If you’re hoping to save the planet, you might think that your first task is convincing everyone about the threats of climate change. Or if you’re hoping to convince people to practice “social distancing” and avoid bars and clubs as the world deals with COVID-19, you might think you should first persuade them to form a positive opinion of such public health initiatives. After all, if you could move people’s opinions, you can change their behavior.

Sure, people’s opinions are often indicative of their future behavior. People who prefer a certain brand of shampoo will buy that brand at the store. People who support a particular policy at work are happy to comply with it. The relationship between attitudes and behavior isn’t perfect, but the link is often there.

But what if this is a two-way street? Our attitudes can guide our behavior, but could our behavior shape our attitudes? If this is the case, then focusing on ways to shape people’s behavior could eventually result in changes to their opinions.

The Case of Seat Belt Legislation

In 1975, the Swedish government enacted a law requiring front-seat passengers in private cars to wear a seat belt. Before this law, roughly 30% of people were wearing seat belts. A few months after the law went into effect, 85% of people wore seat belts. Pretty effective!

But Swedes weren’t clamoring for this legislation. A few years before the law, a nationally representative survey found that people typically believed seat belts were uncomfortable and inconvenient, and they were skeptical that they were all that effective.

Nevertheless, the new law certainly changed people’s behavior. Did it change their attitudes as well? Gunilla Fhanér and Monica Hane looked at another nationally representative survey of hundreds of Swedes in 1976. They found that after the law was enacted, people thought seat belts were more comfortable, less inconvenient, and more effective at preventing injuries, compared to responses in the 1971 survey.

Social Judgments Following New Laws

The previous example highlights how people’s evaluations of everyday safety features can change with legislation, but laws might also shape how we see other people and judge their behavior.

For example, in 2009, prostitution was criminalized in Norway. When they looked at national surveys, Andreas Kotsdam and Niklas Jakobsson found that at least in Oslo, where exposure to prostitution had been quite high, people judged prostitution as more wrong following the new law.

More recently, Eugene Ofosu and his colleagues looked at whether laws allowing same-sex marriage in the United States may have changed attitudes toward non-heterosexual people. They were able to look at about a million measures of people’s prejudice over many years to see whether those prejudices depended on whether that person’s state had legalized same-sex marriage. After legalization, anti-gay bias began to decline more sharply.

These shifts in anti-gay prejudices following same-sex marriage laws have also been shown in Europe.

What Do Laws Have to Do With It?

There are plenty of reasons why changes in the law trickle down into people’s personal opinions. I’ll briefly touch on a few explanations.

First, the theory of cognitive dissonance has long been in the business of explaining how behavior shapes attitudes. The main idea is that people crave a sense of coherence in the world, so they will adjust their own attitudes to align with their behavior. In a classic example of this, children were forbidden from playing with a particular toy, and eventually, they said, “You know, I don’t even like that toy.” For Swedes who started wearing seat belts, it just wouldn’t make sense to still hate the thing they do all the time.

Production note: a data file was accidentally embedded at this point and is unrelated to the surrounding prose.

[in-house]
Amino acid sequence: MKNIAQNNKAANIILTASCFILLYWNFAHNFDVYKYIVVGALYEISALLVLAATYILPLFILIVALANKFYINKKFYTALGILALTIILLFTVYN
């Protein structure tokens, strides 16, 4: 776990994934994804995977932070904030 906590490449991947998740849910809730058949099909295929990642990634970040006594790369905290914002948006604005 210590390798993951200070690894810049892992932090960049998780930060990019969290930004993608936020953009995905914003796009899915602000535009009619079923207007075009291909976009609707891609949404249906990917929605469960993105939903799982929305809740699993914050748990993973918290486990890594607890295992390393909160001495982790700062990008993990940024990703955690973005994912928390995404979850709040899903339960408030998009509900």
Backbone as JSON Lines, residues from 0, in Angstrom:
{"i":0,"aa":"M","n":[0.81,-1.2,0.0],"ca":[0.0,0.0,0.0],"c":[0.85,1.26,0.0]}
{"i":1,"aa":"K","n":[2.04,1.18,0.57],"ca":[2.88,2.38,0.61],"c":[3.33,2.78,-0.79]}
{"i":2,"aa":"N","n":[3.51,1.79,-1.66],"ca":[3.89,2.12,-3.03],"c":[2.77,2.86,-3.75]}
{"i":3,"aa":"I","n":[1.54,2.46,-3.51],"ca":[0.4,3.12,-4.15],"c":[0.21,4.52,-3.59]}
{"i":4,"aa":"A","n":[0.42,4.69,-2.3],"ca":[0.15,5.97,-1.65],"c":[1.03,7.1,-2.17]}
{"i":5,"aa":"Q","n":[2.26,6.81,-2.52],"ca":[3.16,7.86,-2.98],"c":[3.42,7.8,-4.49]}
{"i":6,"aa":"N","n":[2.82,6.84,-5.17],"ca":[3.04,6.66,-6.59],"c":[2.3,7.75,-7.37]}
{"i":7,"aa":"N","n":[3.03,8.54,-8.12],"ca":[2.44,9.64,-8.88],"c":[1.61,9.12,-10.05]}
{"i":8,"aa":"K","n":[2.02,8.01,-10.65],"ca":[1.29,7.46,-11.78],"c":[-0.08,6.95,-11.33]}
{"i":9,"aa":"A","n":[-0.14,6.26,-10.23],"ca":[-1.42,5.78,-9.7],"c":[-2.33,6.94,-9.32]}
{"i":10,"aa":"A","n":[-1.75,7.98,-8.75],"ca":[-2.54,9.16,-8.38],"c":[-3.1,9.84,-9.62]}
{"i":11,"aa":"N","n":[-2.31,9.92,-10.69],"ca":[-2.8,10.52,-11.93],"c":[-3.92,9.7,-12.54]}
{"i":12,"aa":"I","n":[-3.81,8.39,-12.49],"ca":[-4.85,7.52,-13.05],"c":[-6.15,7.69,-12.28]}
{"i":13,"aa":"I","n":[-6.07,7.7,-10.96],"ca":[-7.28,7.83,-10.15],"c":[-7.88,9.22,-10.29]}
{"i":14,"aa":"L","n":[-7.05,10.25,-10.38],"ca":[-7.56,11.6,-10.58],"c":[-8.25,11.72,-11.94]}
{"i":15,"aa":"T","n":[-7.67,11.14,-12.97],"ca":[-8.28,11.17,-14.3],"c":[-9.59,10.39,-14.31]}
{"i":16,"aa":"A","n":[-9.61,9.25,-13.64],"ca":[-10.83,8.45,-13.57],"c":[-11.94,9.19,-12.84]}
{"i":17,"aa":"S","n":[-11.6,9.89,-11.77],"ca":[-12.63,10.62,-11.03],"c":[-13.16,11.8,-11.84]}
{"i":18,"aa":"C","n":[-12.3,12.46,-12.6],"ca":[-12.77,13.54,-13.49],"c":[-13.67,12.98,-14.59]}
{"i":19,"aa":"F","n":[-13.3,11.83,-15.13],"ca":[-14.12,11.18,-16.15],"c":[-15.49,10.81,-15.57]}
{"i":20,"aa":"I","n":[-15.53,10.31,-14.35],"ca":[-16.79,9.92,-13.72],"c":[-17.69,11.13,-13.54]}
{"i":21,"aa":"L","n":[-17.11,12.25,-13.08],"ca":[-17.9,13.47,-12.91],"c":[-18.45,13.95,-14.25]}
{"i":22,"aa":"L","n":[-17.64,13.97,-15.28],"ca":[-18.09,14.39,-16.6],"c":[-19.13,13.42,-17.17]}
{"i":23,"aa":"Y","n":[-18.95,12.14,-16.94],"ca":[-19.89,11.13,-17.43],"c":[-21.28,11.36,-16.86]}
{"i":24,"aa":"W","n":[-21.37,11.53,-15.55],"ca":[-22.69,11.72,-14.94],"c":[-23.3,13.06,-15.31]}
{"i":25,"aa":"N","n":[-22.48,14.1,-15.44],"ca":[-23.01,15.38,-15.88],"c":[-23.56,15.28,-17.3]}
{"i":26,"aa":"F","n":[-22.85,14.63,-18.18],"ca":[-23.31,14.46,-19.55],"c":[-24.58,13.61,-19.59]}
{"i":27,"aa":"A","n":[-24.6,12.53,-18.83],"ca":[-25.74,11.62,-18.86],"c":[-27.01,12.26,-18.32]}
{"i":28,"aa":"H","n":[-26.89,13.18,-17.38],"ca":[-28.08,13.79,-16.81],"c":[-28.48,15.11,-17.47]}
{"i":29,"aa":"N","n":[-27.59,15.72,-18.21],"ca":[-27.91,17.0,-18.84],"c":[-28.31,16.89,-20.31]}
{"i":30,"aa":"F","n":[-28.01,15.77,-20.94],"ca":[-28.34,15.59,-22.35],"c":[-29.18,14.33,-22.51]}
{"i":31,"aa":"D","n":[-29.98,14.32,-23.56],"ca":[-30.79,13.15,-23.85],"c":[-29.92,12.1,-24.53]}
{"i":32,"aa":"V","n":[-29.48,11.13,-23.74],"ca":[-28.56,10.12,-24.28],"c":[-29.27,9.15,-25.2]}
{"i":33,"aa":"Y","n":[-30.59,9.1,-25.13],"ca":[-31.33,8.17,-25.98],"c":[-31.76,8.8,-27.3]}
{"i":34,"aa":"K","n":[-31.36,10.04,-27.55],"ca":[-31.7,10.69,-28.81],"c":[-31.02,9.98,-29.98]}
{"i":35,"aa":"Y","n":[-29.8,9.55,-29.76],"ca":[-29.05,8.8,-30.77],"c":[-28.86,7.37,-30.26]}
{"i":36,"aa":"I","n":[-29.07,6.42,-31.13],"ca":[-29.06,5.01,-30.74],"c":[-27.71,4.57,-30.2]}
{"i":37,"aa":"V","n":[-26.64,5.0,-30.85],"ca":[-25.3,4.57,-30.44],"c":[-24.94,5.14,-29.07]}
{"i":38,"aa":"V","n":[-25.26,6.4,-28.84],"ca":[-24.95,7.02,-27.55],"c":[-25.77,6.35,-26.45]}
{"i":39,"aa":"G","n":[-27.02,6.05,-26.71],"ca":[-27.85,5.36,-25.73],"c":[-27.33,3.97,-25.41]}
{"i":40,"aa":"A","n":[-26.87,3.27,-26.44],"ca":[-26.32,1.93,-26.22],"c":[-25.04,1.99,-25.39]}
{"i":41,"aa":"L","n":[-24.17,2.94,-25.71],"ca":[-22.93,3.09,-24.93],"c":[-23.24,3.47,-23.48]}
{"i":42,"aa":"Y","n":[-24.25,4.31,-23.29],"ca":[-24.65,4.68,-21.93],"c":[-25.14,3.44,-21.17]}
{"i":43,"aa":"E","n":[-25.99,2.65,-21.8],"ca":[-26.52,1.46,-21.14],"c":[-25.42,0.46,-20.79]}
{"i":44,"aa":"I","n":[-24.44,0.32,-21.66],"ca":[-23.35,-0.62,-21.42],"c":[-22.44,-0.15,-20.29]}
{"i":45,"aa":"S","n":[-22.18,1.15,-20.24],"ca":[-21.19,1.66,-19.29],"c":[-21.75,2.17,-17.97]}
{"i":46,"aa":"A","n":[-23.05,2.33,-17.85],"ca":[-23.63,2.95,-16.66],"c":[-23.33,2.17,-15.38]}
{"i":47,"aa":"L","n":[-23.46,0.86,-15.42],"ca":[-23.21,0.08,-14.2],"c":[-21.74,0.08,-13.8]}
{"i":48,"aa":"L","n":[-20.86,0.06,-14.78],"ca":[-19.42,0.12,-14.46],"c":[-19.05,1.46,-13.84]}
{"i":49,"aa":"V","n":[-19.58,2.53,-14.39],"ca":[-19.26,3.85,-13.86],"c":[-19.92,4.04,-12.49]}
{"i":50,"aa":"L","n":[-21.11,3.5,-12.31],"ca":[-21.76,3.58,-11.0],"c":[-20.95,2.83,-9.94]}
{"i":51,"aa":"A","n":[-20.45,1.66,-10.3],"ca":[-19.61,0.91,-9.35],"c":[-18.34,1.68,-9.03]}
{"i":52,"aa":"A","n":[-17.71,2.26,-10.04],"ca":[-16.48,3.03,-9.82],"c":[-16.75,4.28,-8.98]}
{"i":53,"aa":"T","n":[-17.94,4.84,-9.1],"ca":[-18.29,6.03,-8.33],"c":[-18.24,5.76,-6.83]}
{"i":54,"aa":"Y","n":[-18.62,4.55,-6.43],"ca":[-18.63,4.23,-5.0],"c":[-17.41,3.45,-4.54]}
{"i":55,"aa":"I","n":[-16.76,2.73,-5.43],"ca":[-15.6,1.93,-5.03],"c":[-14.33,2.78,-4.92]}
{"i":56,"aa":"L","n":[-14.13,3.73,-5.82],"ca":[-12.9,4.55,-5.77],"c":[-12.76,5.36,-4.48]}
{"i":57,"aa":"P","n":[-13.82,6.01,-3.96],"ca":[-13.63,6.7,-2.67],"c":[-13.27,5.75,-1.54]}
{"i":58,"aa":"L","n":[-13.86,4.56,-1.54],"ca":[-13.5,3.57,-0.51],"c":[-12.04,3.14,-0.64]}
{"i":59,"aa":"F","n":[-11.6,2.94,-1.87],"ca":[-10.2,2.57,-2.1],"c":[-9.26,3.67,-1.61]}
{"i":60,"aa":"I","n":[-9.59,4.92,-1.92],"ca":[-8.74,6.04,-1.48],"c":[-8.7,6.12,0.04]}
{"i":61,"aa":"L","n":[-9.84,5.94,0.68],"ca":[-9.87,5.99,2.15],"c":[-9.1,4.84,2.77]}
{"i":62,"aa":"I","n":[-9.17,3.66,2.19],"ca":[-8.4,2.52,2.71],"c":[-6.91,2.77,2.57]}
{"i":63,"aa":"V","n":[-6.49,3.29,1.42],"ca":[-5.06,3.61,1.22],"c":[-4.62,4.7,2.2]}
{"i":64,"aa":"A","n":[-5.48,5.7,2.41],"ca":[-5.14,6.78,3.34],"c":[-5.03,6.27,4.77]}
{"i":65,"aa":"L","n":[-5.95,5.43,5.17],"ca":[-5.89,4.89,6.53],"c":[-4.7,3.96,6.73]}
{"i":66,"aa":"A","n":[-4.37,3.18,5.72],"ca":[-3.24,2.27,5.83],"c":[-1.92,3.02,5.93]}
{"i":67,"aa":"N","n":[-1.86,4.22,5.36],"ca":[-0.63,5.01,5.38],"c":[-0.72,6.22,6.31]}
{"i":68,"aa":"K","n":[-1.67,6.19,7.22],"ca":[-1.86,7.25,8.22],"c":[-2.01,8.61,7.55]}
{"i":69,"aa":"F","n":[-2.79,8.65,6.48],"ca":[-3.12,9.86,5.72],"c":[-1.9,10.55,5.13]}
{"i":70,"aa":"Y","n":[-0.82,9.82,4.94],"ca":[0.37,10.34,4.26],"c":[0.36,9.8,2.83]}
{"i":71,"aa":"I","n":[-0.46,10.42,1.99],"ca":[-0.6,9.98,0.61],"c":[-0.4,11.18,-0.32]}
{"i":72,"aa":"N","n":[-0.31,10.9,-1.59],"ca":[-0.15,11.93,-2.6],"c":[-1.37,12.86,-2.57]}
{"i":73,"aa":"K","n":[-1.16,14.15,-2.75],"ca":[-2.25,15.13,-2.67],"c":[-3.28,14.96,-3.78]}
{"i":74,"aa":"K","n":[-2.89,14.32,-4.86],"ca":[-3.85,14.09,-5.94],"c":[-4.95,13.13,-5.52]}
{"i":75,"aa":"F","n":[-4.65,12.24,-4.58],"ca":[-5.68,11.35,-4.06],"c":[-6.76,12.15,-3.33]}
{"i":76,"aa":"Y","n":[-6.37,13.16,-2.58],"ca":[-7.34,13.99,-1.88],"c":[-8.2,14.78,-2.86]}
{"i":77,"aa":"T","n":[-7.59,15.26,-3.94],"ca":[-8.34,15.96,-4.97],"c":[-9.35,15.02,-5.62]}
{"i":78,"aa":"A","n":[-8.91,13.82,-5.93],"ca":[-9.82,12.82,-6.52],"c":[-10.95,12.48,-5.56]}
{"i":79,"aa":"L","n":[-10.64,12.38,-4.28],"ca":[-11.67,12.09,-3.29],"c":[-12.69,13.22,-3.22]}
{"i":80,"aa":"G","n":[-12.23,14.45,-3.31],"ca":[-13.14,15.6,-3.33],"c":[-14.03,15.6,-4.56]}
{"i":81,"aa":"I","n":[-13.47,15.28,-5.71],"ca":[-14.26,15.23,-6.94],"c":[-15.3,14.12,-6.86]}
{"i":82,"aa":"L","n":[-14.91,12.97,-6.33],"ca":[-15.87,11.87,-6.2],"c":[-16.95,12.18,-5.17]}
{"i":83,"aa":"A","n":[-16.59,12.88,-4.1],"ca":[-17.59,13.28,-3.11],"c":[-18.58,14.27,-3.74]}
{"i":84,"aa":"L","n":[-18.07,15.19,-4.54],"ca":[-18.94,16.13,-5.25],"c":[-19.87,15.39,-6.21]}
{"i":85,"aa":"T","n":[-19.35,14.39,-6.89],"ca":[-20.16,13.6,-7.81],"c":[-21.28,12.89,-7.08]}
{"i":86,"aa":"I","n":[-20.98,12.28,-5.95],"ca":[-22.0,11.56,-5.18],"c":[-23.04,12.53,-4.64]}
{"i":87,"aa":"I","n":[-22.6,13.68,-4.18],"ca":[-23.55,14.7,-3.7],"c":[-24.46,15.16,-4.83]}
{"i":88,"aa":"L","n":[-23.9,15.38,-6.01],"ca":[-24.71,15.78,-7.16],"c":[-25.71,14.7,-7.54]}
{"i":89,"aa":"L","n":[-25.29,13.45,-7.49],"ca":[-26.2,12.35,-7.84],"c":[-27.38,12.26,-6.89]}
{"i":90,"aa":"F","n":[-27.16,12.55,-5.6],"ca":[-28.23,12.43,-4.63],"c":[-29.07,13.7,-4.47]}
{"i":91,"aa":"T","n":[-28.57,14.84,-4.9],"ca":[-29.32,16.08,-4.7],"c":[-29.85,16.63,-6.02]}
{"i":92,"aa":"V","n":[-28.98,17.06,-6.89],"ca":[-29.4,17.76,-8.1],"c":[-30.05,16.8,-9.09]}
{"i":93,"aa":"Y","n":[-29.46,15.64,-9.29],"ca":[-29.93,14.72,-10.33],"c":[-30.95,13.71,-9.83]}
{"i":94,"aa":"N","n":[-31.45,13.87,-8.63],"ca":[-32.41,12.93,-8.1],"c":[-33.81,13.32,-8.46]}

New regulations might also open our eyes to misconceptions we’ve had. Indeed, some studies indicate that when people erroneously think something is bad, they typically don’t discover the truth because when given the choice, they avoid engaging with it altogether. But legal mandates may require people to confront things they didn’t like. For instance, seat belts might seem uncomfortable, but it’s only when you’re required to wear them that you realize they’re not so bad.

Finally, laws can communicate a society’s moral priorities. In one set of controlled experiments, when a trusted institution enforced severe punishment for a particular behavior, people came to view that behavior as more immoral.

Legislation as Persuasion

In sum, there seems to be plenty of evidence that enacting new laws that primarily regulate people’s behavior can eventually affect people’s opinions.

But not so fast! I’m sure you can think of times when laws and regulations are rejected by the public. The next challenge is to understand when laws ultimately shape public opinion and when they don’t. In fact, in some cases, laws can create backlash. We know from years of research on the concept of “psychological reactance” that forcing people to do something can be counterproductive, provoking exactly the behaviors a law is trying to get rid of.

Nevertheless, it still seems that gentle nudges to change people’s behaviors can start a process of opinion change. So it might be difficult to convince everyone about the perils of climate change and the virtues of eco-friendly living, but regulations that encourage environmentally friendly choices may ultimately get us there. And maybe enacting measures that require people to avoid bars and restaurants can eventually get the public to support these public health measures more generally.

This article was first written for Psychology Today.

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